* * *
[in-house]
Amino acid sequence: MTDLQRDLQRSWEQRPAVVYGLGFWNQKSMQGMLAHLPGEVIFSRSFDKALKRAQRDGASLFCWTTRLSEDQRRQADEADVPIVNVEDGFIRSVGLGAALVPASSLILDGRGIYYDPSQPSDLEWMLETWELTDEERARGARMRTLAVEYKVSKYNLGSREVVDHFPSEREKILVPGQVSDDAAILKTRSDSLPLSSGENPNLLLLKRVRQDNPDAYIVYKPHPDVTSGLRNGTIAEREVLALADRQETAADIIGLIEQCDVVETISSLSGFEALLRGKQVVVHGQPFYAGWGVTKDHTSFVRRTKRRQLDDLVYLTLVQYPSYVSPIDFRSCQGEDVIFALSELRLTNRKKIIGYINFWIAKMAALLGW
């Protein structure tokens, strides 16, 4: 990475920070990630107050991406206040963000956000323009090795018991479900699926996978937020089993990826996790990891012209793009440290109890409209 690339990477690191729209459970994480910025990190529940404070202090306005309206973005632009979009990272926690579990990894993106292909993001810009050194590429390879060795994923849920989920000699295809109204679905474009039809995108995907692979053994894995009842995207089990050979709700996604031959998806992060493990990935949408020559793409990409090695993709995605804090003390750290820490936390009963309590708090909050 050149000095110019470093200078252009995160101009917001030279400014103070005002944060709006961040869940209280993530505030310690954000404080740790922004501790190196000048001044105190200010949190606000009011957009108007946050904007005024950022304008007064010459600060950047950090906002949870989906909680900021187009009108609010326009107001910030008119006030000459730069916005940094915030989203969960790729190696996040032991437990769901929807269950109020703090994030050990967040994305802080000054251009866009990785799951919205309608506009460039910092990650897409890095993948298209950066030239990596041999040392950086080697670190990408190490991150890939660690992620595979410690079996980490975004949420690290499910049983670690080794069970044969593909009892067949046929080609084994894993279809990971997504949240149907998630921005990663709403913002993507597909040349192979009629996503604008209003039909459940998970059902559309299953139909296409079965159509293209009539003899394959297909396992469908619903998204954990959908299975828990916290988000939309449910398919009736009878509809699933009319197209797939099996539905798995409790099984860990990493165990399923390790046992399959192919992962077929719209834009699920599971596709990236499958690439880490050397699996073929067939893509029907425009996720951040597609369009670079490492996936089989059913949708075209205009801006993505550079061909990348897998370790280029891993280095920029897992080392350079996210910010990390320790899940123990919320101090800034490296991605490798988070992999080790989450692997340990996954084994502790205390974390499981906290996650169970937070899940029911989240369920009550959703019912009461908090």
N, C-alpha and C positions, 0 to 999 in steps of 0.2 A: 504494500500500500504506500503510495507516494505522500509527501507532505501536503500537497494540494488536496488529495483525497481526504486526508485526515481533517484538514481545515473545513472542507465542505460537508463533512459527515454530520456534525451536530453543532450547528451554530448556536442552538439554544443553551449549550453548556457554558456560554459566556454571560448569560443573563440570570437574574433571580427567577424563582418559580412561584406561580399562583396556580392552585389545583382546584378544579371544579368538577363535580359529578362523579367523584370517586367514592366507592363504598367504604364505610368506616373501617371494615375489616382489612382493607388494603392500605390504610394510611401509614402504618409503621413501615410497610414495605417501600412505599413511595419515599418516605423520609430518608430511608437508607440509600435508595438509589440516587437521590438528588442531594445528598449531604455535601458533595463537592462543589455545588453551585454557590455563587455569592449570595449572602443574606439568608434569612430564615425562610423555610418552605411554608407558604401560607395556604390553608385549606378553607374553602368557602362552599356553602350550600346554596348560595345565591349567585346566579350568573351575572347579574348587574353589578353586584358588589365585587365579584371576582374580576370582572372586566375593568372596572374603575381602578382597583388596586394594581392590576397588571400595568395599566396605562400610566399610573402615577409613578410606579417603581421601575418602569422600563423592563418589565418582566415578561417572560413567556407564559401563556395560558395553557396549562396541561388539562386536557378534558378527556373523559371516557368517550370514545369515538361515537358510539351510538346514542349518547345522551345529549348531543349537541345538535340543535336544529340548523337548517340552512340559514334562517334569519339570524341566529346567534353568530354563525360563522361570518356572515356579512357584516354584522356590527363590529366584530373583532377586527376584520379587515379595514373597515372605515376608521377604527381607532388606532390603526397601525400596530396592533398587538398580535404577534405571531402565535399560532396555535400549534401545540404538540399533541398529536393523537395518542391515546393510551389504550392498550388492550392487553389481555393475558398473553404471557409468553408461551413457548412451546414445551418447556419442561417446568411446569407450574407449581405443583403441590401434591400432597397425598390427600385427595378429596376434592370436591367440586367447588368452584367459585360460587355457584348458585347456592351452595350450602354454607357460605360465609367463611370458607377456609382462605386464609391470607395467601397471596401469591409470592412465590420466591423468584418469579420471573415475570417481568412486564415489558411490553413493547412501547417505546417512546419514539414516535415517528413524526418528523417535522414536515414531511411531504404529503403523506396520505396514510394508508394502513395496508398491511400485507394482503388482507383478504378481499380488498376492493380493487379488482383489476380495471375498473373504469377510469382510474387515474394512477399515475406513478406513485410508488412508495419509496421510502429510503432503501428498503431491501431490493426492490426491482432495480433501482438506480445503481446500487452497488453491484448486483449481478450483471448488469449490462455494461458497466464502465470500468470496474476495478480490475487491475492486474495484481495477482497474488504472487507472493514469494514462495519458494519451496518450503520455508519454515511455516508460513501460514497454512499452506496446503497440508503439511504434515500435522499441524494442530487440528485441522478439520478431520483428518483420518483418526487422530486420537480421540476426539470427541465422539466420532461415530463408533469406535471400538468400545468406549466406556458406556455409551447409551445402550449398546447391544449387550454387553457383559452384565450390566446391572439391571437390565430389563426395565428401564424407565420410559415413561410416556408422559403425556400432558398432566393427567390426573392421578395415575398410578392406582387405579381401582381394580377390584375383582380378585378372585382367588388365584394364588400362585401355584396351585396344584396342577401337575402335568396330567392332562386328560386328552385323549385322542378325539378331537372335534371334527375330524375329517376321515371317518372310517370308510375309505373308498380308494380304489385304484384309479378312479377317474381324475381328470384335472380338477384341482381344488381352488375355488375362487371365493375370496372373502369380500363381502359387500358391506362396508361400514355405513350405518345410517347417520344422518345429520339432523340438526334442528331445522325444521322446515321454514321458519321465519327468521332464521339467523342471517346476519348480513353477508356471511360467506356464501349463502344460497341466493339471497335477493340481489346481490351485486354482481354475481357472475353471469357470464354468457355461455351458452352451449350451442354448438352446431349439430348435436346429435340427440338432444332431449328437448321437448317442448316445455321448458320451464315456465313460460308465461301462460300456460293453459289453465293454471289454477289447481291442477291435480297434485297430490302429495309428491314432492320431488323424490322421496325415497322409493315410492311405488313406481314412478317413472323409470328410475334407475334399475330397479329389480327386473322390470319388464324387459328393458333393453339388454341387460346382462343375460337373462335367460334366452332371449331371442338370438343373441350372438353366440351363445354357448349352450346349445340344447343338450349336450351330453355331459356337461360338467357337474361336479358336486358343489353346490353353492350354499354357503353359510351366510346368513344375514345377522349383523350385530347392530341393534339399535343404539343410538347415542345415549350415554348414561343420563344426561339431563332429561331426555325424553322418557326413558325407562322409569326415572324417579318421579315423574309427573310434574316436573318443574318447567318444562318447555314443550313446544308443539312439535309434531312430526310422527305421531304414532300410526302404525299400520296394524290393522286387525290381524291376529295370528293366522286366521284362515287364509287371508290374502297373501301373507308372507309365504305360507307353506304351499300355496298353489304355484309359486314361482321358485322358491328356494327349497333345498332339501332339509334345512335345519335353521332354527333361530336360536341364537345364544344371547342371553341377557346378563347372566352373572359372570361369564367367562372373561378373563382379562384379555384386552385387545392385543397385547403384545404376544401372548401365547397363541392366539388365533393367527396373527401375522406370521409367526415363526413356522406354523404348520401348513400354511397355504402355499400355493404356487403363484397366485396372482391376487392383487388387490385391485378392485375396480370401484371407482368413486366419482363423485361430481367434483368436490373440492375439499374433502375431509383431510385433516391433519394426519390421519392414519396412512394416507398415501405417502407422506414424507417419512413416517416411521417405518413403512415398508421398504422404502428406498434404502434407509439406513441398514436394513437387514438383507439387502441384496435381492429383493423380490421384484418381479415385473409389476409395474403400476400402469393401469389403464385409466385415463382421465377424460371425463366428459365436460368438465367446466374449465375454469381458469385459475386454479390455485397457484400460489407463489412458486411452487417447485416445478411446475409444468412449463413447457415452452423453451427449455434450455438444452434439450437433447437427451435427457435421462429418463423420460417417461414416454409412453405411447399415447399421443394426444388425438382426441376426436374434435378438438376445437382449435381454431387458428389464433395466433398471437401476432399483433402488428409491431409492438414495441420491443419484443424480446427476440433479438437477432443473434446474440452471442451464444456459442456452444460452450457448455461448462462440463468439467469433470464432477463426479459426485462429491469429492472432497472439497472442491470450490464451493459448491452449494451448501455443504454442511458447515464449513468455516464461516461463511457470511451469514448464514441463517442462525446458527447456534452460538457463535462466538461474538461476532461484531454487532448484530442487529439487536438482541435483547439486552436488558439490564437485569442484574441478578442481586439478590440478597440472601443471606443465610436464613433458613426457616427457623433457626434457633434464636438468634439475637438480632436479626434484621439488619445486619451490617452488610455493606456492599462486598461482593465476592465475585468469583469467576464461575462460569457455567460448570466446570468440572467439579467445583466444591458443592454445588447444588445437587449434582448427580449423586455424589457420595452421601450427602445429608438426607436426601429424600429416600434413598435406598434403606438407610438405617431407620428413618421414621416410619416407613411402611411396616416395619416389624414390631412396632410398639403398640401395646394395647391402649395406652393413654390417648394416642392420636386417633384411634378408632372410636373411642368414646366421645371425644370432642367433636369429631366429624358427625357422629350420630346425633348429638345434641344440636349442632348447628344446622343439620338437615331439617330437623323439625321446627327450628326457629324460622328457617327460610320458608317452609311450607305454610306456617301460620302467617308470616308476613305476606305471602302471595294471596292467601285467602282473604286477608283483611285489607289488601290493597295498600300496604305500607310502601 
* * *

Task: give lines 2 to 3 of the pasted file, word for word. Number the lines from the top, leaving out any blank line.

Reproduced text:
Amino acid sequence: MTDLQRDLQRSWEQRPAVVYGLGFWNQKSMQGMLAHLPGEVIFSRSFDKALKRAQRDGASLFCWTTRLSEDQRRQADEADVPIVNVEDGFIRSVGLGAALVPASSLILDGRGIYYDPSQPSDLEWMLETWELTDEERARGARMRTLAVEYKVSKYNLGSREVVDHFPSEREKILVPGQVSDDAAILKTRSDSLPLSSGENPNLLLLKRVRQDNPDAYIVYKPHPDVTSGLRNGTIAEREVLALADRQETAADIIGLIEQCDVVETISSLSGFEALLRGKQVVVHGQPFYAGWGVTKDHTSFVRRTKRRQLDDLVYLTLVQYPSYVSPIDFRSCQGEDVIFALSELRLTNRKKIIGYINFWIAKMAALLGW
């Protein structure tokens, strides 16, 4: 990475920070990630107050991406206040963000956000323009090795018991479900699926996978937020089993990826996790990891012209793009440290109890409209 690339990477690191729209459970994480910025990190529940404070202090306005309206973005632009979009990272926690579990990894993106292909993001810009050194590429390879060795994923849920989920000699295809109204679905474009039809995108995907692979053994894995009842995207089990050979709700996604031959998806992060493990990935949408020559793409990409090695993709995605804090003390750290820490936390009963309590708090909050 050149000095110019470093200078252009995160101009917001030279400014103070005002944060709006961040869940209280993530505030310690954000404080740790922004501790190196000048001044105190200010949190606000009011957009108007946050904007005024950022304008007064010459600060950047950090906002949870989906909680900021187009009108609010326009107001910030008119006030000459730069916005940094915030989203969960790729190696996040032991437990769901929807269950109020703090994030050990967040994305802080000054251009866009990785799951919205309608506009460039910092990650897409890095993948298209950066030239990596041999040392950086080697670190990408190490991150890939660690992620595979410690079996980490975004949420690290499910049983670690080794069970044969593909009892067949046929080609084994894993279809990971997504949240149907998630921005990663709403913002993507597909040349192979009629996503604008209003039909459940998970059902559309299953139909296409079965159509293209009539003899394959297909396992469908619903998204954990959908299975828990916290988000939309449910398919009736009878509809699933009319197209797939099996539905798995409790099984860990990493165990399923390790046992399959192919992962077929719209834009699920599971596709990236499958690439880490050397699996073929067939893509029907425009996720951040597609369009670079490492996936089989059913949708075209205009801006993505550079061909990348897998370790280029891993280095920029897992080392350079996210910010990390320790899940123990919320101090800034490296991605490798988070992999080790989450692997340990996954084994502790205390974390499981906290996650169970937070899940029911989240369920009550959703019912009461908090």